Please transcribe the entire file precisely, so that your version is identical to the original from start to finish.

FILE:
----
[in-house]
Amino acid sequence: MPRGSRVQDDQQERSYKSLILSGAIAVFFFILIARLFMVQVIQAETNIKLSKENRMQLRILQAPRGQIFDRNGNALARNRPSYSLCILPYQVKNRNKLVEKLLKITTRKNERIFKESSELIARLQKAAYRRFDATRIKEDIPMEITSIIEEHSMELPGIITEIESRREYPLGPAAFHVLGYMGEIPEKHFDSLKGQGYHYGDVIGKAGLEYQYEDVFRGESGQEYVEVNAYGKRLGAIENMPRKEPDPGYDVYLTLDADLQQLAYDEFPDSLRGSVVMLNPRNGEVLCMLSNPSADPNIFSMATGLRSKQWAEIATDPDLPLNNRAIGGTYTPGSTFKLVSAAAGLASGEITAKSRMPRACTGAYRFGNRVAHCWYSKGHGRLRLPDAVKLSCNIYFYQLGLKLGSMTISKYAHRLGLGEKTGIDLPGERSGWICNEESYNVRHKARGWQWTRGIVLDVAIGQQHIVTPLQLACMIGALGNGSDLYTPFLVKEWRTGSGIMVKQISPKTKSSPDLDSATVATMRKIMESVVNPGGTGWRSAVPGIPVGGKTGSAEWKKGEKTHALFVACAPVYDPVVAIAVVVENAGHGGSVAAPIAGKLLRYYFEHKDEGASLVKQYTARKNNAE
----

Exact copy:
[in-house]
Amino acid sequence: MPRGSRVQDDQQERSYKSLILSGAIAVFFFILIARLFMVQVIQAETNIKLSKENRMQLRILQAPRGQIFDRNGNALARNRPSYSLCILPYQVKNRNKLVEKLLKITTRKNERIFKESSELIARLQKAAYRRFDATRIKEDIPMEITSIIEEHSMELPGIITEIESRREYPLGPAAFHVLGYMGEIPEKHFDSLKGQGYHYGDVIGKAGLEYQYEDVFRGESGQEYVEVNAYGKRLGAIENMPRKEPDPGYDVYLTLDADLQQLAYDEFPDSLRGSVVMLNPRNGEVLCMLSNPSADPNIFSMATGLRSKQWAEIATDPDLPLNNRAIGGTYTPGSTFKLVSAAAGLASGEITAKSRMPRACTGAYRFGNRVAHCWYSKGHGRLRLPDAVKLSCNIYFYQLGLKLGSMTISKYAHRLGLGEKTGIDLPGERSGWICNEESYNVRHKARGWQWTRGIVLDVAIGQQHIVTPLQLACMIGALGNGSDLYTPFLVKEWRTGSGIMVKQISPKTKSSPDLDSATVATMRKIMESVVNPGGTGWRSAVPGIPVGGKTGSAEWKKGEKTHALFVACAPVYDPVVAIAVVVENAGHGGSVAAPIAGKLLRYYFEHKDEGASLVKQYTARKNNAE